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”See, dogs like us, we ain't such dogs as we think we are.”
-Marty Pilletti
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A 1955 film directed by Delbert Mann and co-produced by Burt Lancaster, Marty was based off a telefilm by Paddy Chayefsky, who also wrote the screenplay. It was the Star-Making Role for Ernest Borgnine, which earned him an Oscar for Best Actor. The film also won Best Picture and earned its director and writer Oscars, as well as the coveted Palme d'Or at the Cannes Film Festival. It is the second (and to date, the last) film to win both the Best Picture Oscar and the Palme d'Or, after The Lost Weekend. It is also the shortest film to win Best Picture, at just 90 minutes long.

Marty Pilletti is a butcher who lives with his mother. At 35, he's resigned himself to a lifetime of bachelorhood while his siblings have families of their own. Everything changes when he meets Clara, a schoolteacher who has also resigned herself to never finding love. Through each other, they find happiness.

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Legend has it that co-producers Harold Hecht and Lancaster decided to make the film and cast Borgnine (a character actor best known for playing heavies) assuming it would flop, and use it as a tax-write off.


This film features examples of:

  • Arc Words: Variations throughout on "What do you wanna do tonight?", reinforcing the aimlessness of Marty and his friends and the rut that Marty's stuck in.
  • Author Avatar: People who knew Paddy Chayefsky suspected that Marty was one. Chayefsky was also a stocky, socially-awkward guy from a blue collar background.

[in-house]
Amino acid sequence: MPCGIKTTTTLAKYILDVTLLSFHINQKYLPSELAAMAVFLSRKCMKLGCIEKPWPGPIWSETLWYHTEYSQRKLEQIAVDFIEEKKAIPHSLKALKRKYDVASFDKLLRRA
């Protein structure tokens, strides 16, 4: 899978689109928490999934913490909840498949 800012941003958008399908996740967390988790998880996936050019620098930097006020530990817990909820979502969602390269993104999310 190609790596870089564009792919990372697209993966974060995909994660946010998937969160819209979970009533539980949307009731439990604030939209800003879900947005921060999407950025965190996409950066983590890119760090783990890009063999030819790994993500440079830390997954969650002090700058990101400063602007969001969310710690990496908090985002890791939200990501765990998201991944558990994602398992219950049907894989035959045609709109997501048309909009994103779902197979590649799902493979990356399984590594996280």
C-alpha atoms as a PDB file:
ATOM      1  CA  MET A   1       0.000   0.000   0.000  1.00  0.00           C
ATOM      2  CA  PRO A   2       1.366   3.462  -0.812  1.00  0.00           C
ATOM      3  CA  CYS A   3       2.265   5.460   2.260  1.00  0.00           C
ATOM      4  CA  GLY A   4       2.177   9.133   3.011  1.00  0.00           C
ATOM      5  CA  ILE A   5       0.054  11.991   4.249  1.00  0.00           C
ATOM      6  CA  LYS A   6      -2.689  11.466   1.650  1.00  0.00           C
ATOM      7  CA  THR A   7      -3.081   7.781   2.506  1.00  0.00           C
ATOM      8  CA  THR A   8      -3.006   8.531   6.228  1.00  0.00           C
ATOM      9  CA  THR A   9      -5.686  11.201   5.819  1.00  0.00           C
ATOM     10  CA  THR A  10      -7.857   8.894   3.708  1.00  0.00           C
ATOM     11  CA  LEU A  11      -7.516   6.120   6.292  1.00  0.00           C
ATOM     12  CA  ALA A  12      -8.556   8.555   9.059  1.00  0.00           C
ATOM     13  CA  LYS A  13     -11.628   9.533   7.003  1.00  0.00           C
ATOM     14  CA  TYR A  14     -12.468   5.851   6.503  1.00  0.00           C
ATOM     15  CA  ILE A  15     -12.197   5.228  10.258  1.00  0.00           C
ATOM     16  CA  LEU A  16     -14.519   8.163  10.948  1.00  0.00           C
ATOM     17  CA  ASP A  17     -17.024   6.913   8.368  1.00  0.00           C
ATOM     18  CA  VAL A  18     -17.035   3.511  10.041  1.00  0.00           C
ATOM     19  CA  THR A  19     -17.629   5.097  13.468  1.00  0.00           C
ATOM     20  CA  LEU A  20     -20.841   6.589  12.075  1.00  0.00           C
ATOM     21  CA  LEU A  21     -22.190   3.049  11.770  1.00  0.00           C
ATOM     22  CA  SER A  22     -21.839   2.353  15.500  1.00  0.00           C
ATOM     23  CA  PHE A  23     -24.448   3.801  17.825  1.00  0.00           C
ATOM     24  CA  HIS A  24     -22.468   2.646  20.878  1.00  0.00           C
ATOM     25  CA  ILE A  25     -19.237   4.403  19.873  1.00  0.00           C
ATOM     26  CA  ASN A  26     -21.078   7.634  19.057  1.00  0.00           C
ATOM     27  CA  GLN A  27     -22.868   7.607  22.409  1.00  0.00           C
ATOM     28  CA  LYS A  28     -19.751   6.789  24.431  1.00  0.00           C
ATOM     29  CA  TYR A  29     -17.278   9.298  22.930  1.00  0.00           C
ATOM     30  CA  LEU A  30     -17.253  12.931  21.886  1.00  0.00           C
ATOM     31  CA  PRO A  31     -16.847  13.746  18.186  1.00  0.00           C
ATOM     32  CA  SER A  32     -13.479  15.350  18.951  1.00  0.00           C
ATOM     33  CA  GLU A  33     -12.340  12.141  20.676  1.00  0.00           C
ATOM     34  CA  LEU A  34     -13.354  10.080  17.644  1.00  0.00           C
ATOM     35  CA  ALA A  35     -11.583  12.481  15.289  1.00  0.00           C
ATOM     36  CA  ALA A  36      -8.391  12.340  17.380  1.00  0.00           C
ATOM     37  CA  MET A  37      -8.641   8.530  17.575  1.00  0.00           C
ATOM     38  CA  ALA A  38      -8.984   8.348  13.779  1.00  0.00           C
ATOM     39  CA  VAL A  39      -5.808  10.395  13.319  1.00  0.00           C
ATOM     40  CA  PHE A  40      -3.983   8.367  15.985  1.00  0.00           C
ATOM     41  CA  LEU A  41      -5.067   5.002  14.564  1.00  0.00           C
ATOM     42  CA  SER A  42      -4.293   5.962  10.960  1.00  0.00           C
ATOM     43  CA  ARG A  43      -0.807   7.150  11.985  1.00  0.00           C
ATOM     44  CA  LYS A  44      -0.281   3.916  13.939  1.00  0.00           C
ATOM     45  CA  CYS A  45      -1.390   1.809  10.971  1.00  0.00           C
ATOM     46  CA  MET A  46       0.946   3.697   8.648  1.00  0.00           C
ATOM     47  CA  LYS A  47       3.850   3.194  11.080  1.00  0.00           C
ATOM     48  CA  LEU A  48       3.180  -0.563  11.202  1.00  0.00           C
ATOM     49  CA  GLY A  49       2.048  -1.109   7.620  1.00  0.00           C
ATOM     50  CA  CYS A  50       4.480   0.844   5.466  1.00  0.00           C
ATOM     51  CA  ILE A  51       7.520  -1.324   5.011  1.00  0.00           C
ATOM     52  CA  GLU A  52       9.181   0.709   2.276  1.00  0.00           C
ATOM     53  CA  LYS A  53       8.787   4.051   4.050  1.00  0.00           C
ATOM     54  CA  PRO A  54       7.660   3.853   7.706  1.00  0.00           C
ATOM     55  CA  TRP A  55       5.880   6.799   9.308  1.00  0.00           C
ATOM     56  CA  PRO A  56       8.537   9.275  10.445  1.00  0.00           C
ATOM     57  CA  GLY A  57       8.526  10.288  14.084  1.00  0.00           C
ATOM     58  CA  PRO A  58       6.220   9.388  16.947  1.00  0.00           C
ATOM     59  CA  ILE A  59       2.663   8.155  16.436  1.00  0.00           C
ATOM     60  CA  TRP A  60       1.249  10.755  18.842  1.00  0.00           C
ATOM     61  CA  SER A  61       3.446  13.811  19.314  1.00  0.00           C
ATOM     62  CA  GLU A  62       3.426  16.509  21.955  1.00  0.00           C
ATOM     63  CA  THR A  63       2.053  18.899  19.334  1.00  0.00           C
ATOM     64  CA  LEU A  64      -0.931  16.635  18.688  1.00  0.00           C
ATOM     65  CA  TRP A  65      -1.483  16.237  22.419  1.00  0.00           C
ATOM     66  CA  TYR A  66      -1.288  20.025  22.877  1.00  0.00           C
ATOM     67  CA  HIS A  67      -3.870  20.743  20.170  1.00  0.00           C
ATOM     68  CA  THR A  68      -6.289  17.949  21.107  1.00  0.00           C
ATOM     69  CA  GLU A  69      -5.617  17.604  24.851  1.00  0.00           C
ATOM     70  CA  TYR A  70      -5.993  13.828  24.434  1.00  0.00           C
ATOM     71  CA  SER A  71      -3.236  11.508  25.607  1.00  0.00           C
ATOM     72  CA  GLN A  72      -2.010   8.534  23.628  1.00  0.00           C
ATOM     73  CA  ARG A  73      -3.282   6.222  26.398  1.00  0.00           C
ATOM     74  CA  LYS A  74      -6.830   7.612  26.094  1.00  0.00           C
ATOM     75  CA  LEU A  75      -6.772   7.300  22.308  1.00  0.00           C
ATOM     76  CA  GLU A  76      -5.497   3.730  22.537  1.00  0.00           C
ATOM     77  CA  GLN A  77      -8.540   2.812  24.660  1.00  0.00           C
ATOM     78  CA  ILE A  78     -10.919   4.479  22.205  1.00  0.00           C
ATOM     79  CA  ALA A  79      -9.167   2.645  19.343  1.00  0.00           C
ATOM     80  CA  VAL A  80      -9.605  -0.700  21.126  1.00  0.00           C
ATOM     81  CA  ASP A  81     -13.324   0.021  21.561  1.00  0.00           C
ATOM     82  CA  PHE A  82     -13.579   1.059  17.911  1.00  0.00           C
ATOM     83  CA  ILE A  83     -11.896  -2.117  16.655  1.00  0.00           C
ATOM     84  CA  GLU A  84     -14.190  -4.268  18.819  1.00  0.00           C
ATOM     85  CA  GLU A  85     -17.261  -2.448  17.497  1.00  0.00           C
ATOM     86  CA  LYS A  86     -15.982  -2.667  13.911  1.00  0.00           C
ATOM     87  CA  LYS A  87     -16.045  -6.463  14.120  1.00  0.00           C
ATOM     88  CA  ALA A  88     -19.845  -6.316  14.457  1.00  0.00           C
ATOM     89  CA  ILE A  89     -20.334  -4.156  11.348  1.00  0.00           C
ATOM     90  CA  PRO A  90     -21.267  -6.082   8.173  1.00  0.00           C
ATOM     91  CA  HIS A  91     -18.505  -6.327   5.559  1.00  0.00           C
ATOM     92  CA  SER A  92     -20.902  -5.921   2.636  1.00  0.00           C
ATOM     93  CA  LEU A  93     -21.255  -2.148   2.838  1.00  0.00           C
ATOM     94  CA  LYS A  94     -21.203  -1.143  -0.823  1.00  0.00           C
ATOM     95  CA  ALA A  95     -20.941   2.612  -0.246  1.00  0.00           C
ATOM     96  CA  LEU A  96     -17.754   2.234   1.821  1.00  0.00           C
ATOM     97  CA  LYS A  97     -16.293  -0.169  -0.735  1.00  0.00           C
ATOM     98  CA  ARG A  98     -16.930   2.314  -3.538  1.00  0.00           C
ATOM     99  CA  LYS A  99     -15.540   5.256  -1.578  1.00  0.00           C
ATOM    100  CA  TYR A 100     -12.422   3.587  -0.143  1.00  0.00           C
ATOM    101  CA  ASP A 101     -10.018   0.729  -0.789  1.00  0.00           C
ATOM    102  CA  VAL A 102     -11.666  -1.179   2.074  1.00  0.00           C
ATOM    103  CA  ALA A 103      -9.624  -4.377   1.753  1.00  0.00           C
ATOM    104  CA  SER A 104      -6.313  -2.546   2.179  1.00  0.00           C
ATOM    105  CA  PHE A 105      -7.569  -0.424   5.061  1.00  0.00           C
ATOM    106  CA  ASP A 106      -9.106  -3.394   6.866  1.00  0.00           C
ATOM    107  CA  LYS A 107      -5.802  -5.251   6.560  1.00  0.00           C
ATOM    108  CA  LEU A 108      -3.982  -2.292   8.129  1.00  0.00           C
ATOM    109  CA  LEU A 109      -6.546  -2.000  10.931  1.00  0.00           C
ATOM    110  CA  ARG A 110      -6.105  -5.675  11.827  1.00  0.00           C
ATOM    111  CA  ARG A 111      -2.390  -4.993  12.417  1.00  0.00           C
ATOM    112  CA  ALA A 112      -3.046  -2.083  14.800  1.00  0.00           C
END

• Book-Ends: At the beginning, all the old ladies buying meat from Marty at the butcher shop pester him about getting married, saying "You should be ashamed of yourself" for still being single. At the end, Marty says the same thing to Angie before calling Clara.
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  • Catchphrase: Marty frequently shouts “Perfect” and “Fantastic.”
  • Dances and Balls: Marty meets Clara at a dance hall for single folks.
  • Jerkass: Clara's incredibly callous date.
  • Kitchen Sink Drama: A simple story of a lonely butcher who finds a chance for love with a schoolteacher.
  • Maybe Ever After / No Ending: Marty finally gets angry at Angie and his other friends for badmouthing Clara. He says "If we have enough good times together, I'm gonna get down on my knees. I'm gonna beg that girl to marry me." He calls Clara, and she picks up the phone. The End.
  • May–December Romance: Discussed among Marty's friends. One states that a man should marry a woman twenty years younger than him so she'll still be young and beautiful even when he's forty. Another one points out that that would mean marrying a newborn.
  • Motor Mouth: Marty, when he's with Clara. He even surprises himself.
  • My Beloved Smother: Aunt Catherine bugs her daughter-in-law so much that the daughter-in-law insists she move in with Marty and his mom. After Aunt Catherine gets Mrs. Pilletti scared about being abandoned, Mrs. Pilletti becomes a similar My Beloved Smother for Marty.
  • No Antagonist
  • Plain Jane: Clara. Marty himself is a male version.
  • Playing Against Type / Star-Making Role: Ernest Borgnine was best known for playing heavies (his highest-profile role to this point had been the sinister "Fatso" Judson in From Here to Eternity). Marty led to him playing warmer and more comedic roles.
  • The Pollyanna: Marty. Despite not being married, he still thinks positively.
  • The Remake: Of a 1953 live television movie starring Rod Steiger and Nancy Marchand. The actors who played Marty's mother and aunt and his best friend Angie reprised their roles from the teleplay.
  • Video Credits

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